Malware is spreading through emails more rapidly than ever before, with a decade old issue surging by 400%, according to a study from NordVPN.
Malware detection analysis ordered by NordVPN has shown that, when compared to the first quarter of the year, targeted attempts to exploit the memory corruption issue CVE-2017-11882 in Microsoft Office (2007-2016) went up by 400% in the second quarter.
Analytical sensors have detected a growing trend, which doesn't seem to be improving any time soon, according to the analysis.
On this particular issue, NordVPN digital privacy expert Daniel Markuson says, “The malware targeting a decade-old MS Office vulnerability must have been under the radar, as it has been spreading through emails for three years now.
"Having acquired new forms, today it is as efficient as ever. When exploited successfully, this particular memory corruption issue in Microsoft Office enables attackers to execute code on machines remotely.
According to NordVPN, hackers were very creative at finding a way to exploit this vulnerability. Back in April, the US Secret Service (USSS) alerted citizens to be wary of emails, allegedly from the US Department of Health and Human Services (HHS), informing the recipients that they've contracted COVID-19.
Those emails also contained malicious attachments. Hackers targeted medical equipment manufacturers too, asking them to provide equipment to HHS.
According to the analysis, NordVPN finds that email phishing, combined with social engineering, accounts for 60% of all cyberattacks.
When a company is looking for ways to minimise its vulnerabilities, it should first focus on its own employees, the company states.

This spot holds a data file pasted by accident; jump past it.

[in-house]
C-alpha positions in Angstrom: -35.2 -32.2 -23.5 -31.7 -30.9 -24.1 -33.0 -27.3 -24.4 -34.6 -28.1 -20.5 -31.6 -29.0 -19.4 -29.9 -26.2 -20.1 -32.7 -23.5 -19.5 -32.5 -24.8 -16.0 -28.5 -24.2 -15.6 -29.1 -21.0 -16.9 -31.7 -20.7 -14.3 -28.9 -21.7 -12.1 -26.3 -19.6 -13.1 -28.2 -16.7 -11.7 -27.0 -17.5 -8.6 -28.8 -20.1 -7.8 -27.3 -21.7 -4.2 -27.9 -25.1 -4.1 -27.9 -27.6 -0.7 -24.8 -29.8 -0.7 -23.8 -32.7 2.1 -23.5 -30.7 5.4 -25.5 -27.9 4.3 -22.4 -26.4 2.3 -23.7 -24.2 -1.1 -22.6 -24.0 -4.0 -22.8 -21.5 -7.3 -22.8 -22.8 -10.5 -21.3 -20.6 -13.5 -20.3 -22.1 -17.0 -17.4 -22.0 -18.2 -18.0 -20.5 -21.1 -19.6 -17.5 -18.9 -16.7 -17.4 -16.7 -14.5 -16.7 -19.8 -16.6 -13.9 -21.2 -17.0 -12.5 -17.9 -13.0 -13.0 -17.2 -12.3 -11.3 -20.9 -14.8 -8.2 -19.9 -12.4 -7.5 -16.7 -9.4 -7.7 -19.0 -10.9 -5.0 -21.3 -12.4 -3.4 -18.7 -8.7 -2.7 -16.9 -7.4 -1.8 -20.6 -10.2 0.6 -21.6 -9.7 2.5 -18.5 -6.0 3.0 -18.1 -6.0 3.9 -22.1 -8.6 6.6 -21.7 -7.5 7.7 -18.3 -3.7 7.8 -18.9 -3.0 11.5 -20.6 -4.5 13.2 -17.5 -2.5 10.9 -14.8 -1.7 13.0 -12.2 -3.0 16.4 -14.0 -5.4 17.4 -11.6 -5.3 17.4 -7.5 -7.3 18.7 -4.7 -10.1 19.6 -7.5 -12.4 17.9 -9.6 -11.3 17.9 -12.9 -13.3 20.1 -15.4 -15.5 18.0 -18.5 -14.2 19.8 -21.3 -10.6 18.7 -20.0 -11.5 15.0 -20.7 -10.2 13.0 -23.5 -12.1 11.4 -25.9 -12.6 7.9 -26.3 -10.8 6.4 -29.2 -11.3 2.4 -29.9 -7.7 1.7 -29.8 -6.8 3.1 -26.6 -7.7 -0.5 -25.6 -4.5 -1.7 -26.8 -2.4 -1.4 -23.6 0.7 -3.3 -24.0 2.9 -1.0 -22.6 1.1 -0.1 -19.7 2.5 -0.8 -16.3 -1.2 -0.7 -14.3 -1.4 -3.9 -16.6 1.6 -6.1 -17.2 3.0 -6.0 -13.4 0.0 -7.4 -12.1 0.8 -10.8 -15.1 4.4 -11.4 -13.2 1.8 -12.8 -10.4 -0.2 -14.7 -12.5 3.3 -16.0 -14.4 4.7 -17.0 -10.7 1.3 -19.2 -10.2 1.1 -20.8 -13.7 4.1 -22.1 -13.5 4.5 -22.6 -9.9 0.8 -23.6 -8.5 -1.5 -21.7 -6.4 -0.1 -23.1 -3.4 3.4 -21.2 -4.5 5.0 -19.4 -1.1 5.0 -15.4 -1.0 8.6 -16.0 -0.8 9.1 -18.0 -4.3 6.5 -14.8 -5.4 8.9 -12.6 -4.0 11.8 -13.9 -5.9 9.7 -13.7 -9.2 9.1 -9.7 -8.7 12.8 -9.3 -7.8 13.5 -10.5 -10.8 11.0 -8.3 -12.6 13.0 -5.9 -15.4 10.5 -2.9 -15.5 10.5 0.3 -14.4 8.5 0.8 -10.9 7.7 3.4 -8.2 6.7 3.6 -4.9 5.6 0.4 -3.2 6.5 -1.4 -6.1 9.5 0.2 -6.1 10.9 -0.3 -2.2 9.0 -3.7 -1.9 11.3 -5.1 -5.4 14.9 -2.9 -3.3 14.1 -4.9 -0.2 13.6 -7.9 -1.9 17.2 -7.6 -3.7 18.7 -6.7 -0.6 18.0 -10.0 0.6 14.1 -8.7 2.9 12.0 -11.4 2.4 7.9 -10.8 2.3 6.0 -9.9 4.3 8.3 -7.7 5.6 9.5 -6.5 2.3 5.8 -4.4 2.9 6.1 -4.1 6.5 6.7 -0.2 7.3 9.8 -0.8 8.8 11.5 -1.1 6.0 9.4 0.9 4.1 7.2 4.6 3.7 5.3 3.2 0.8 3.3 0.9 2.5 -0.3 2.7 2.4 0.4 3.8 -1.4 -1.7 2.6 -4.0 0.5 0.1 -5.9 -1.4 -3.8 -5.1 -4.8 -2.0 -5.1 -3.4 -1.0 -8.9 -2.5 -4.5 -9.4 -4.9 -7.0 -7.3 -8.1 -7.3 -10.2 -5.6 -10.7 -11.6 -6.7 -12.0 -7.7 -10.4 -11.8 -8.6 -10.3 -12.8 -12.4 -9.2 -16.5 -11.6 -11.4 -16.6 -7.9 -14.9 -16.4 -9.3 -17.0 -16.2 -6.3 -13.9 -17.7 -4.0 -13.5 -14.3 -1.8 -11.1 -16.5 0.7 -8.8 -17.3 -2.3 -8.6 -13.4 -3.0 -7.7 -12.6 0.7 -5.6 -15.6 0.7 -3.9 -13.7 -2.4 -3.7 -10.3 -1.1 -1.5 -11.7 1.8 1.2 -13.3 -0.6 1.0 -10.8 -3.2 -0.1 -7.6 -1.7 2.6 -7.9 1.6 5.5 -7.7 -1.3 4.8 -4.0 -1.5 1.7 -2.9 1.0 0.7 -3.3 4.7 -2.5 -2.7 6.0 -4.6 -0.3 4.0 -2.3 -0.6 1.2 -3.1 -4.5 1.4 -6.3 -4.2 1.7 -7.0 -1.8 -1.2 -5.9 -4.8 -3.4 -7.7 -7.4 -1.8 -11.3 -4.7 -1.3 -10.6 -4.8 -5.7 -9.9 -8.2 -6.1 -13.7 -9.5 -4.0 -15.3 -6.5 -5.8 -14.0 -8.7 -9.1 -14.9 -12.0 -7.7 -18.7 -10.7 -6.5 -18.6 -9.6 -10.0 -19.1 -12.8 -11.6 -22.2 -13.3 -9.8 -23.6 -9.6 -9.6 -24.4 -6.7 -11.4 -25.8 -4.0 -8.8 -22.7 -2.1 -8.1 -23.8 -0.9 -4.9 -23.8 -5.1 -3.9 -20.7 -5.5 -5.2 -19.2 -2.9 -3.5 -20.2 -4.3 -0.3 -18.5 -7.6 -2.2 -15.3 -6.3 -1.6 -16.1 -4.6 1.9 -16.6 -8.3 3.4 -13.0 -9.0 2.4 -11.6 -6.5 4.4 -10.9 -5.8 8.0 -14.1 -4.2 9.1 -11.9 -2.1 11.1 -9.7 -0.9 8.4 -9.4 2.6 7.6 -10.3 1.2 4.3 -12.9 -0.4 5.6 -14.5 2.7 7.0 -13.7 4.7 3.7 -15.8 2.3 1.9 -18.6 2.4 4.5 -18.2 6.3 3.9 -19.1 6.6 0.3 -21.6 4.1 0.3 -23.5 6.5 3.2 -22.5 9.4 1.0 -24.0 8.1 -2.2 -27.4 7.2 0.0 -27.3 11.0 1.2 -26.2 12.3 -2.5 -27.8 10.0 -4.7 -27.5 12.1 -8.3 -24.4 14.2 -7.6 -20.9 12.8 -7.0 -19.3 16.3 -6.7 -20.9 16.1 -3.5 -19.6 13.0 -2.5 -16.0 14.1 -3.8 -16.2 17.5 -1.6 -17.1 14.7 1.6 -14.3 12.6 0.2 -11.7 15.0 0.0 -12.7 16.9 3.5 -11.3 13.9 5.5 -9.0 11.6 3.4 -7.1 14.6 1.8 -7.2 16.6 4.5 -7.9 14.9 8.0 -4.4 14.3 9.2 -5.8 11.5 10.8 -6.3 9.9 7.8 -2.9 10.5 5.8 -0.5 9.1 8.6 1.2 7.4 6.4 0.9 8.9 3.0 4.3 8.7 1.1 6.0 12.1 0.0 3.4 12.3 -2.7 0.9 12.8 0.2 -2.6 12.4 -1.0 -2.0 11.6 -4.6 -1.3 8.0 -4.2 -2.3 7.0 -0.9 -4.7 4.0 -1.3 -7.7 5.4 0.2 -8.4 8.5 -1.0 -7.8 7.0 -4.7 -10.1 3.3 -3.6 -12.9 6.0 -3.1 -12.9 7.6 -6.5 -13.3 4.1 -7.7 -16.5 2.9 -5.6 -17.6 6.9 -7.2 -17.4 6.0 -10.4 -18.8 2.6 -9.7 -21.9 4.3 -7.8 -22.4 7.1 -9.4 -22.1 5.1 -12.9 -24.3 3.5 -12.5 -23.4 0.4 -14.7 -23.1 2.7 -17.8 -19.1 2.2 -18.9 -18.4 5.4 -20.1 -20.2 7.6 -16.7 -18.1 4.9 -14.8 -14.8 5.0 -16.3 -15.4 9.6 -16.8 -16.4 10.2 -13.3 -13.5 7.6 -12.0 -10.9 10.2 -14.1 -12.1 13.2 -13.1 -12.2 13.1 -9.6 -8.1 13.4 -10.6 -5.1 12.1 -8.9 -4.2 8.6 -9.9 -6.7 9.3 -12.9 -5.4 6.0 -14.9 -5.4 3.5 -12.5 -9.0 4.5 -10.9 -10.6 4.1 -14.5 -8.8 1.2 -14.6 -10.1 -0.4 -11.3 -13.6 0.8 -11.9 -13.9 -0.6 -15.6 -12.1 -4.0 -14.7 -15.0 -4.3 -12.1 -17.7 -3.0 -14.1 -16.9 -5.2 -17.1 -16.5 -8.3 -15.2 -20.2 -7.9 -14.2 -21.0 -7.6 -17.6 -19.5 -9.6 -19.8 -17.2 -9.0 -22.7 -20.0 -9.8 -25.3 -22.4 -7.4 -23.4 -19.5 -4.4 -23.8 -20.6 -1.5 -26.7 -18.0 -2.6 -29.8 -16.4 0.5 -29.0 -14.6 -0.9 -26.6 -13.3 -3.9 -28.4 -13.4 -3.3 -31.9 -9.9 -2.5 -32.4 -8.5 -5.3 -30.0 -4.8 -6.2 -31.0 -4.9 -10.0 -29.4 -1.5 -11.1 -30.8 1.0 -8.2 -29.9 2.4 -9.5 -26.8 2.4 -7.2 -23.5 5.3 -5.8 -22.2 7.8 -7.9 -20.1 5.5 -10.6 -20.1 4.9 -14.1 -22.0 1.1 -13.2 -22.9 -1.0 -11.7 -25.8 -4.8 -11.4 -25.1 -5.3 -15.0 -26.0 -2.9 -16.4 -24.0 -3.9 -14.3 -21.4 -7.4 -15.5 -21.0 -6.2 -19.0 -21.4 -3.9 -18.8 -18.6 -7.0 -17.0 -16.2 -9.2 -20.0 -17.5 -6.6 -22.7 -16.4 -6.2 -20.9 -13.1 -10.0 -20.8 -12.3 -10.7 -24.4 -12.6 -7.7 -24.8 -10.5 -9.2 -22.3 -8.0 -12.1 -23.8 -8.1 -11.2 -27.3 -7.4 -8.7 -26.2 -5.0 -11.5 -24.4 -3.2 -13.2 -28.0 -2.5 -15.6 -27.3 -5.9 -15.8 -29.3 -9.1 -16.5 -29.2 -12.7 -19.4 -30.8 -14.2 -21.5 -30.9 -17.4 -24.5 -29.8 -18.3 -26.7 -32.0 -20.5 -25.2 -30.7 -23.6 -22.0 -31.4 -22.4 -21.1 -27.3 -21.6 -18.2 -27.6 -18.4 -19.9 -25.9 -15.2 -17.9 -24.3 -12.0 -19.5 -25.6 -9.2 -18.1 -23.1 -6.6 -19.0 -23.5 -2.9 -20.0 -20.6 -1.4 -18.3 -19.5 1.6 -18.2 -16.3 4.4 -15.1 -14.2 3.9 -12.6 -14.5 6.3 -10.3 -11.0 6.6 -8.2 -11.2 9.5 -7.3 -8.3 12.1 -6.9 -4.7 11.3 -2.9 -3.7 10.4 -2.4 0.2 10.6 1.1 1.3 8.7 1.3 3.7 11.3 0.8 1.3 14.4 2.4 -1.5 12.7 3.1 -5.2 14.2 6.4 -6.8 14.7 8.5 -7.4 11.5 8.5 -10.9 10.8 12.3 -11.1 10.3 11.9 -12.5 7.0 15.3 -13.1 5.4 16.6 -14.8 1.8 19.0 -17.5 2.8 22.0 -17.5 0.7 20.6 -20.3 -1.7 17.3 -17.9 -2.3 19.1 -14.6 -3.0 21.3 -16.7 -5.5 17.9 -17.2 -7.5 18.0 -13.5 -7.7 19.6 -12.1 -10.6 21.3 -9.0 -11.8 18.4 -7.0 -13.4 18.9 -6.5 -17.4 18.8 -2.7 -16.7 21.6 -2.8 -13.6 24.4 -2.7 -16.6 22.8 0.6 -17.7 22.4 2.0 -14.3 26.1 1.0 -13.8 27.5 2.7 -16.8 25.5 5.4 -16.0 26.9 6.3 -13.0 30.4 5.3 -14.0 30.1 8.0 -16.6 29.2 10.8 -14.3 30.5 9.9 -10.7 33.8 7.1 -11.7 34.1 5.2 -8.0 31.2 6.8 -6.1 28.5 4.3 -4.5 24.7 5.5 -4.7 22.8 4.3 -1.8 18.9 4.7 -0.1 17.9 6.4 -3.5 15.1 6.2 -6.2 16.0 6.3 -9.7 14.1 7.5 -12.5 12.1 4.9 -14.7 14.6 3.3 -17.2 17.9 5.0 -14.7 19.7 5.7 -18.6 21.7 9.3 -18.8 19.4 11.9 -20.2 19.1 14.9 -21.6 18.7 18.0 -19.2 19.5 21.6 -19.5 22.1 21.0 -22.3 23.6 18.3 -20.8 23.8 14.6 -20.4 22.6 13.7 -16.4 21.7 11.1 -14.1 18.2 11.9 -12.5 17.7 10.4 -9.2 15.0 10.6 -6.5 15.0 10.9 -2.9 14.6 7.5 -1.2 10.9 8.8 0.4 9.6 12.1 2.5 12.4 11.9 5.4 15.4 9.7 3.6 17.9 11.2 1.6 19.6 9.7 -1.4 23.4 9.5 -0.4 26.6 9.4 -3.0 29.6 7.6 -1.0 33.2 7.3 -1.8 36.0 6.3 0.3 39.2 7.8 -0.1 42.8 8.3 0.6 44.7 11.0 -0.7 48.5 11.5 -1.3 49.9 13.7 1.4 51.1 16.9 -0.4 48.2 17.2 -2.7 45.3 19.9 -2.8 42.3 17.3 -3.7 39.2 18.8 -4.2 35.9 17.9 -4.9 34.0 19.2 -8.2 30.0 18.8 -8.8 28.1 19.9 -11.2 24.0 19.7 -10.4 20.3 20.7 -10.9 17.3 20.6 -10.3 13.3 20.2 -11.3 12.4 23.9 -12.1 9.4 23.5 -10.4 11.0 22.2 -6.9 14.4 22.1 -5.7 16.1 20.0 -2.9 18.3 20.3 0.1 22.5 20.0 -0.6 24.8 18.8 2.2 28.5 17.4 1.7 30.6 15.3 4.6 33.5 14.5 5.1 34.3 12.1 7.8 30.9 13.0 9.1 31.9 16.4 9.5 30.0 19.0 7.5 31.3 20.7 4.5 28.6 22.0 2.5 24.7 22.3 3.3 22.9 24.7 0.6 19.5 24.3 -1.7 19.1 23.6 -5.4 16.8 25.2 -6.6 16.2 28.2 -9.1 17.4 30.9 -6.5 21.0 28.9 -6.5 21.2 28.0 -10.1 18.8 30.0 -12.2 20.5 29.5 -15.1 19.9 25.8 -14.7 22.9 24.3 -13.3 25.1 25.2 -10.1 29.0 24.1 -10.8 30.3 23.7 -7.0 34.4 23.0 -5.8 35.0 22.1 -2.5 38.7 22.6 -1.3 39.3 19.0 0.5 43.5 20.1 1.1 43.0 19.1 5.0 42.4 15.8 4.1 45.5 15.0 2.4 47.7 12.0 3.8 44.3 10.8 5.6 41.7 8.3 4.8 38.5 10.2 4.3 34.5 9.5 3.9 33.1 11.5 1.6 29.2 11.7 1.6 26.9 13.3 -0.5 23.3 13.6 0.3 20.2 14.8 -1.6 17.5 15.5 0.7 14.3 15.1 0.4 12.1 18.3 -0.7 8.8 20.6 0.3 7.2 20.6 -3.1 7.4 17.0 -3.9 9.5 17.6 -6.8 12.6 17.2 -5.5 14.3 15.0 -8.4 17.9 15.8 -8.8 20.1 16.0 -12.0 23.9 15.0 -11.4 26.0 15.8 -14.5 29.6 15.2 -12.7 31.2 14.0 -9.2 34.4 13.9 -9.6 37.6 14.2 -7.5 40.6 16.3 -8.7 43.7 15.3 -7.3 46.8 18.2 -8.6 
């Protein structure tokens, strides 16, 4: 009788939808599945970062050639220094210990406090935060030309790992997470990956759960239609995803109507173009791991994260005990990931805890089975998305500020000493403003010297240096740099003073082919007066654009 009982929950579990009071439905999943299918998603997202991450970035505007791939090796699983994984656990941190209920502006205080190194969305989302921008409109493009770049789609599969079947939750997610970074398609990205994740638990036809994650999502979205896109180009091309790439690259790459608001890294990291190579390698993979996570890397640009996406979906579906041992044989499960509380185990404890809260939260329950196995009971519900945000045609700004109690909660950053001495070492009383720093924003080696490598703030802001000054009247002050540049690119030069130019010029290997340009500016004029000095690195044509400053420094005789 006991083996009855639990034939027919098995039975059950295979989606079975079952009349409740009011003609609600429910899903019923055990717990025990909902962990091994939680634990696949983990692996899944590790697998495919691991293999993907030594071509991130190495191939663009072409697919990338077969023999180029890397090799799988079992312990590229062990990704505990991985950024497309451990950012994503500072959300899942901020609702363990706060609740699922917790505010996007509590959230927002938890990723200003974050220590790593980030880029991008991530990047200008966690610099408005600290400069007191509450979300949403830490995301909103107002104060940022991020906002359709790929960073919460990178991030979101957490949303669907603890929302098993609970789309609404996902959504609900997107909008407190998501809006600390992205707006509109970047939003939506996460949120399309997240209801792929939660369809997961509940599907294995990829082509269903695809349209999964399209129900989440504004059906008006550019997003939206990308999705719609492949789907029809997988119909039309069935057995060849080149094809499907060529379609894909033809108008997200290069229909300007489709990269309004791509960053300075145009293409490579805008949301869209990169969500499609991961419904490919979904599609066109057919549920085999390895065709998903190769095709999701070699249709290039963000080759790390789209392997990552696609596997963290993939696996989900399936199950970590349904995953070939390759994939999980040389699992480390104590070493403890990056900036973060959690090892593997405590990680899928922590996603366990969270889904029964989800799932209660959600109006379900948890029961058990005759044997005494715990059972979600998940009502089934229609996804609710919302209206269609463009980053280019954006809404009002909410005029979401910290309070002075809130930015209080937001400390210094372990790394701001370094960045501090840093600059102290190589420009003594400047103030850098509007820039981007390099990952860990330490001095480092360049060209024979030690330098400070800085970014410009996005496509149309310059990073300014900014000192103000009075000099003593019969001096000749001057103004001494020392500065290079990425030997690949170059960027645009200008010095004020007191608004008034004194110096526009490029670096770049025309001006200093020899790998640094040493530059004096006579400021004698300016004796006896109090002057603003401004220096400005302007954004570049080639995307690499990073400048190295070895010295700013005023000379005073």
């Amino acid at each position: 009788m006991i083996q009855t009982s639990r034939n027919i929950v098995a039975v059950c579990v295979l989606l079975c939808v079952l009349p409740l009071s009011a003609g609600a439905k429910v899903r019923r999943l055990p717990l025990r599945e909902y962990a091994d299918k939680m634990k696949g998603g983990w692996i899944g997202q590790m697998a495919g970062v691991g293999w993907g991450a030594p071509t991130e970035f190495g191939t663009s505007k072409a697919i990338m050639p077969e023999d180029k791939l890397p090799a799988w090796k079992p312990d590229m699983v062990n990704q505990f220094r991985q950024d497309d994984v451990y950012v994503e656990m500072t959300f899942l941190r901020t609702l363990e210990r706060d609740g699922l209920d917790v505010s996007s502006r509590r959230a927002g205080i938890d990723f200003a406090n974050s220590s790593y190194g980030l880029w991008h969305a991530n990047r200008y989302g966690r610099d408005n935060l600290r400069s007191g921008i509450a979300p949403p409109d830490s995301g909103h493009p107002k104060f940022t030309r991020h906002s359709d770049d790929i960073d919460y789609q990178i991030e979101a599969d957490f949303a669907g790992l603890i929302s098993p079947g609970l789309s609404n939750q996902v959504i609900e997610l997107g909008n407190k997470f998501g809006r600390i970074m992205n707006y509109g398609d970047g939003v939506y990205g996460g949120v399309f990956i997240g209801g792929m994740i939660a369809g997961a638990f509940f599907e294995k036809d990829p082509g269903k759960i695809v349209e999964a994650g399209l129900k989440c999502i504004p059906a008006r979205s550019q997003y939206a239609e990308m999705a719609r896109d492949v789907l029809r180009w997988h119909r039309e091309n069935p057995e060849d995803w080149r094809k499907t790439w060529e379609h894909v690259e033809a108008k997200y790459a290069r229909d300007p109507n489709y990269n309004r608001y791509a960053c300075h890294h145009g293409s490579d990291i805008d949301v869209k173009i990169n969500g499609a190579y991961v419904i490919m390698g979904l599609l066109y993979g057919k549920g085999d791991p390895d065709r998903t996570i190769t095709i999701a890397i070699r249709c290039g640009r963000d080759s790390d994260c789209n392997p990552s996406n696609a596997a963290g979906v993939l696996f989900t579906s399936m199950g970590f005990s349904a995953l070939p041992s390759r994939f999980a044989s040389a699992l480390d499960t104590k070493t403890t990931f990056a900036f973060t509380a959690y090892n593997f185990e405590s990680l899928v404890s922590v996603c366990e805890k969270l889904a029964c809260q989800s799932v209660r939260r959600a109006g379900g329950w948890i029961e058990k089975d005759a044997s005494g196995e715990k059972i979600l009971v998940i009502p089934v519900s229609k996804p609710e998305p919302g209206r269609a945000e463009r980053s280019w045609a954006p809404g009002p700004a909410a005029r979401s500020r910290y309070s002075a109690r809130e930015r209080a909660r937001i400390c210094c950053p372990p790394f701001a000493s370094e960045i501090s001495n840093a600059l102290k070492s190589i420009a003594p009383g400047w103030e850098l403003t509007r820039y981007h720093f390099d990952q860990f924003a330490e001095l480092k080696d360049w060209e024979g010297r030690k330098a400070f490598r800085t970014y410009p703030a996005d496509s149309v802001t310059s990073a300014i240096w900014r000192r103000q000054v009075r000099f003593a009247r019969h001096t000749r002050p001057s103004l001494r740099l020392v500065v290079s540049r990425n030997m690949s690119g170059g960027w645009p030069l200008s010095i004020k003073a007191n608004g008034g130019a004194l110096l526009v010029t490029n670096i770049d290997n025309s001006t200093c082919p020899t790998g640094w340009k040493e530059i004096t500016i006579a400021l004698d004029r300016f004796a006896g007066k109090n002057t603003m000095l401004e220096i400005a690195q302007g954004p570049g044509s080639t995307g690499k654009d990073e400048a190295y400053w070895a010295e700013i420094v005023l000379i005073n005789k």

Employees can be forgetful when it comes to software updates, and they also click on malicious URLs. In extreme cases, they can fall victim to persuasion or bribery, where hackers ask to install malware onto internal systems.
However, teleworking is the biggest problem, as a lot of people have been either using their own devices or switching between corporate and personal devices for work-related tasks, NordVPN states.
Narkuson says, “When internal corporate systems get breached, 99% of cases are caused by employees. The most popular way to lure employees into the trap is by email.
"Businesses must stay alert and should employ defense-in-depth tactics and equip themselves with multilayered security mechanisms, including high-sensor spam filters and a VPN connection, which would prevent malicious pages from opening.
"Additionally, employers must inject the habit of using VPN both on corporate and personal devices, since they are often interconnected anyway.
The success of cyber threat management lies with employees and only comes with awareness. Recently, Russian hackers attempted to target the Tesla Gigafactory in Nevada.
However, an unnamed Tesla employee saved the company $400 billion by reporting a suspicious connection attempt to authorities. Such stories with a happy ending are expected to be more frequent, NordVPN states.
Gartner predicts that the financial impact of attacks against cyber-physical systems that result in fatal casualties will reach over $50 billion by 2023.
As a result, CEOs will become personally liable for hackings by 2024, and the very top of the management will start investing into cybersecurity infrastructure and training.